Yeah, it’s my goal to see just how many people I can piss off by telling them inconvenient things. There will be a couple of samples in a much smaller and differently configured store that they can touch and try on. Except maybe the machine will take a picture of them and get all their measurements precisely right. So never mind trying on. I guess there will have to be fabric and color samples. But why do you need any sales people at all for this? You see a garment online. You go to the store to feel the fabric, see the colors. It’s printed while you visit other stores or have lunch. You don’t, of course, have to go to the store. You can order it online and have it sent. But what the hell. As long as you’re in the mall, you can look at styles and designs at other stores, go back to the store where you were ordering it, and create your own design on the computer before it’s printed. And there goes any concern about the buy cycle. Designers will be just sort of giving people ideas. Factories just supply yarn and dyes. You are your own brand every time you buy something. So what is the role of brands? And what, exactly, does inventory and inventory management become? And why can’t a bunch of stores/brands share a room with some numbers of machines in it? This all assumes, of course, that you don’t have a machine in your house that will handle all this.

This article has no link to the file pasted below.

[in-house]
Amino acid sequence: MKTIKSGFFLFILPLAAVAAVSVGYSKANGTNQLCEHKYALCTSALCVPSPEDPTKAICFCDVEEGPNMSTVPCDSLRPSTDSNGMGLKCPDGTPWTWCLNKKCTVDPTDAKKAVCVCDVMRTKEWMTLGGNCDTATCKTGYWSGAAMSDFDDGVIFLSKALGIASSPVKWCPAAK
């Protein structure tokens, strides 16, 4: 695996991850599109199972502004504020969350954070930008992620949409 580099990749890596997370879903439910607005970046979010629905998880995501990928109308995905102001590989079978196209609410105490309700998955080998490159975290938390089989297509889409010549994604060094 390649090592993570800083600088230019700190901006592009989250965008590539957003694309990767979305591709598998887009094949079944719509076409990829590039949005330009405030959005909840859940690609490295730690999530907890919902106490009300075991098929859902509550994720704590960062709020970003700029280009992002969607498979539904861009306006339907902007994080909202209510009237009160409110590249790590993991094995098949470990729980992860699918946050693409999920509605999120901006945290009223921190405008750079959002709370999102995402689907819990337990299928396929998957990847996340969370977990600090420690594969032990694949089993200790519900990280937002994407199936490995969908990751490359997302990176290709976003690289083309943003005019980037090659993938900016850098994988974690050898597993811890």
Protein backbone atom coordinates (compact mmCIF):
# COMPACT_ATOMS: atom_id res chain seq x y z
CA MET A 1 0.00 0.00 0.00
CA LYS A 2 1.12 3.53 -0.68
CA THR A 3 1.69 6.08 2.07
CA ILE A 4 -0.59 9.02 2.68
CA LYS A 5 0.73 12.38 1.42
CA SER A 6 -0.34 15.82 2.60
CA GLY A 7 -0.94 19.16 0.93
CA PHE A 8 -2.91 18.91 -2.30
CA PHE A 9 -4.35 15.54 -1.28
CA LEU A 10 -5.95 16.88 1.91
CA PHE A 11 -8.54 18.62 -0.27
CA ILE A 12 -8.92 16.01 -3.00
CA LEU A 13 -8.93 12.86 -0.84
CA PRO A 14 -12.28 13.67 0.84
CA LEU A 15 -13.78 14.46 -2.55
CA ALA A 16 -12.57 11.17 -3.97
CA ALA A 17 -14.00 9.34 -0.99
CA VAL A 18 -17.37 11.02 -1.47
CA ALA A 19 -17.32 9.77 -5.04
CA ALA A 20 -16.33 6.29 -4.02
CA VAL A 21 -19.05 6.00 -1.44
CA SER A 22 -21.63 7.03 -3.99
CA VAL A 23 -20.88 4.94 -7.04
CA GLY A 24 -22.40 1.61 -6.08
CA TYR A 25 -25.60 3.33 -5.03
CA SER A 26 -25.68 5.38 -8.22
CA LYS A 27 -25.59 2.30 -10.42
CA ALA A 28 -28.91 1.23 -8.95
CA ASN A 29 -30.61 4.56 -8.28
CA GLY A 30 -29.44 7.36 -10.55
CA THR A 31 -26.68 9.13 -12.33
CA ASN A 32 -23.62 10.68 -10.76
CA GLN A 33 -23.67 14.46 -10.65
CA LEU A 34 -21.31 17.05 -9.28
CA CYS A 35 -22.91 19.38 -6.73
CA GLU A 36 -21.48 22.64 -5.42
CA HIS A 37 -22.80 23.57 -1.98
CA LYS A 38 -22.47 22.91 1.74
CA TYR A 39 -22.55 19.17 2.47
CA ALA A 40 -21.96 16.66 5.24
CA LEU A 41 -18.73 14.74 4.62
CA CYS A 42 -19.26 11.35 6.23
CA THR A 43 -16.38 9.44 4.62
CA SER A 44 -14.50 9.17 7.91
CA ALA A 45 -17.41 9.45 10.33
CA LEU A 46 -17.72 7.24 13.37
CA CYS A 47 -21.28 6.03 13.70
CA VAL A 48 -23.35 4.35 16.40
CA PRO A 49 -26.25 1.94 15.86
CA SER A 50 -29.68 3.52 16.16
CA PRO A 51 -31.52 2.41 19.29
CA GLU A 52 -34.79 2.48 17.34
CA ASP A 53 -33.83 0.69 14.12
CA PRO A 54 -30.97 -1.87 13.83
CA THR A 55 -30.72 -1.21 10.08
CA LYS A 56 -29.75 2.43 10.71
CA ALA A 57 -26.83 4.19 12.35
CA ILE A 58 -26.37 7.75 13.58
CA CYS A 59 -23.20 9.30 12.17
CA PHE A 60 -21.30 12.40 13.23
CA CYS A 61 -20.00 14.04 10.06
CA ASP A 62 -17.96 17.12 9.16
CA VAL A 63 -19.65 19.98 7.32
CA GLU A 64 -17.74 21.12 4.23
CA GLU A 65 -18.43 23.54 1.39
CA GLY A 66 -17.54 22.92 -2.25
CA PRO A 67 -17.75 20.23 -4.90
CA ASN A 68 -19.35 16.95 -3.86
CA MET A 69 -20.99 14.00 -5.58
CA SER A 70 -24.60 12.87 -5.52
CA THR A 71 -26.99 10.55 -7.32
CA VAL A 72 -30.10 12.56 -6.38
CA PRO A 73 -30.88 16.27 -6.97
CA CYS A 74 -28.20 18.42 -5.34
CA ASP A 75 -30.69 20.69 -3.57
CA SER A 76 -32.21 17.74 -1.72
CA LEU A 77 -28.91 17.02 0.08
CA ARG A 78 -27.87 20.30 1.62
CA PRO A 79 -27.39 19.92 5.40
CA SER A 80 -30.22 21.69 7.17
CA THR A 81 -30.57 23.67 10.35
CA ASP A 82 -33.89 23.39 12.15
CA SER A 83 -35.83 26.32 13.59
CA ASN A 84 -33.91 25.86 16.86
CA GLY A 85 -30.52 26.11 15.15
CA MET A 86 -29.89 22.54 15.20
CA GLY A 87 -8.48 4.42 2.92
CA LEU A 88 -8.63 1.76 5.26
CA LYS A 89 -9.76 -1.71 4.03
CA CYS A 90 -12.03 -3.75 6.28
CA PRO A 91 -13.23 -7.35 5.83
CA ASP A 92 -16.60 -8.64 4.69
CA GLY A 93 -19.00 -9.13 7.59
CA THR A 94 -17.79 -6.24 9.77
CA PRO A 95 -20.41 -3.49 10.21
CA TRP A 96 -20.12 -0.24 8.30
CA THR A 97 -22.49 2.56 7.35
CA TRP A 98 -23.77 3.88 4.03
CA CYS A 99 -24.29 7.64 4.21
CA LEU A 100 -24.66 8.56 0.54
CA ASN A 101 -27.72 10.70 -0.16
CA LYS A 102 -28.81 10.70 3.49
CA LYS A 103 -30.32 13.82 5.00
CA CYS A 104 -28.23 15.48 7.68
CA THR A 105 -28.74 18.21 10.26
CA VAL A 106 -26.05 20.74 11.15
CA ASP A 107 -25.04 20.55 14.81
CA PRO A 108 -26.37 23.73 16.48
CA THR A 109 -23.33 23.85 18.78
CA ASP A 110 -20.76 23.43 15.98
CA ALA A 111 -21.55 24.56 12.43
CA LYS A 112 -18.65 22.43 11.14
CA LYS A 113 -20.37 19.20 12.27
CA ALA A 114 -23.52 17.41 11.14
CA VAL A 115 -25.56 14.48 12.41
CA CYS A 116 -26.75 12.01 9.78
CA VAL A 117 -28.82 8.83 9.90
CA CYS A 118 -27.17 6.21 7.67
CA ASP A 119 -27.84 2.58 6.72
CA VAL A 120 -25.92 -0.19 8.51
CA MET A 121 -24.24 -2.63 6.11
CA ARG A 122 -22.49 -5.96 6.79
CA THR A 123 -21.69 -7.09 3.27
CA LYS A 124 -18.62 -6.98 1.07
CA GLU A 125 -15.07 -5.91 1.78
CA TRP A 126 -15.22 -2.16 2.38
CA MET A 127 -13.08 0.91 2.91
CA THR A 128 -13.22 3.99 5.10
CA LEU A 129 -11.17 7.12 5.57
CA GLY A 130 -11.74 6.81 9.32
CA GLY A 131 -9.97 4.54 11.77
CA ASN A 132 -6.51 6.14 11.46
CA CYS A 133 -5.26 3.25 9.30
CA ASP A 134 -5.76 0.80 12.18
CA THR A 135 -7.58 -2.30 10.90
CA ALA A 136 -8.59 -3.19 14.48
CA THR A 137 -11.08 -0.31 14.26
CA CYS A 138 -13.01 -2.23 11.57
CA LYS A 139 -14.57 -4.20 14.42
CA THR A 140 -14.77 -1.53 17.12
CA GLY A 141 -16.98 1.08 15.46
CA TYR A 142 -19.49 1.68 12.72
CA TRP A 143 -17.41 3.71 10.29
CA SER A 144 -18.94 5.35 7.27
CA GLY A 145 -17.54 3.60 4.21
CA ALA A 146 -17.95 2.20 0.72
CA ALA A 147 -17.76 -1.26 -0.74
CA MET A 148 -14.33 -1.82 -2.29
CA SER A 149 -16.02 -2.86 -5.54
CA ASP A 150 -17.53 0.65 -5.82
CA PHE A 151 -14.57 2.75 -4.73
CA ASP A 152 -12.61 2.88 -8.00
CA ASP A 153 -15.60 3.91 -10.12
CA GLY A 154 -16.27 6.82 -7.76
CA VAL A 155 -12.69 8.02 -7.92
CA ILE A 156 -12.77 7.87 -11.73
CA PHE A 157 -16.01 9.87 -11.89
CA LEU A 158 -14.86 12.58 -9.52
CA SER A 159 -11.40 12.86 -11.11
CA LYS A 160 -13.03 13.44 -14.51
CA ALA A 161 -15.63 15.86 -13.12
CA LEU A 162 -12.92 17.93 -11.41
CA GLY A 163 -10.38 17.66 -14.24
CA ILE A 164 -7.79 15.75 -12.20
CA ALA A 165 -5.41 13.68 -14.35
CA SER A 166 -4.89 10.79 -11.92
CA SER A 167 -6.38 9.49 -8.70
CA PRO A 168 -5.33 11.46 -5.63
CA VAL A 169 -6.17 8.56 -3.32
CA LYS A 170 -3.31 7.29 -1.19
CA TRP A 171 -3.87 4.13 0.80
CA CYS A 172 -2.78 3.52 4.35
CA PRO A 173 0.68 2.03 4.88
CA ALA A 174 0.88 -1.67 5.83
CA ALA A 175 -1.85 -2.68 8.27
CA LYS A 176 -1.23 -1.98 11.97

I’m sure I don’t have that precisely right, but somebody explain to me why we aren’t moving towards that.
Glad my snarky sarcasm wasn’t lost on you.
Build your balance sheet, be open minded, allow yourself to be surprised, take some perceived risks, and hang on.
Machine produced knit-wear is a fascinating example of in-store production, but the advances in machine cutting-and-sewing is likely going to be a larger impact when paired with the fast-fashion retail model. Particularly when it comes to clothing like t-shirts.
I will give you an example, a company called Sewbo has a patented technology for using a chemical stiffener to make cloth easier for machines to cut and sew. Machines have difficulty managing soft, unpredictably flexible materials. Sewbo uses a non-toxic reusable plastic resin to elimate that problem. once the pieces are sewed together they are immersed in hot water and the resin is re-captured for later use.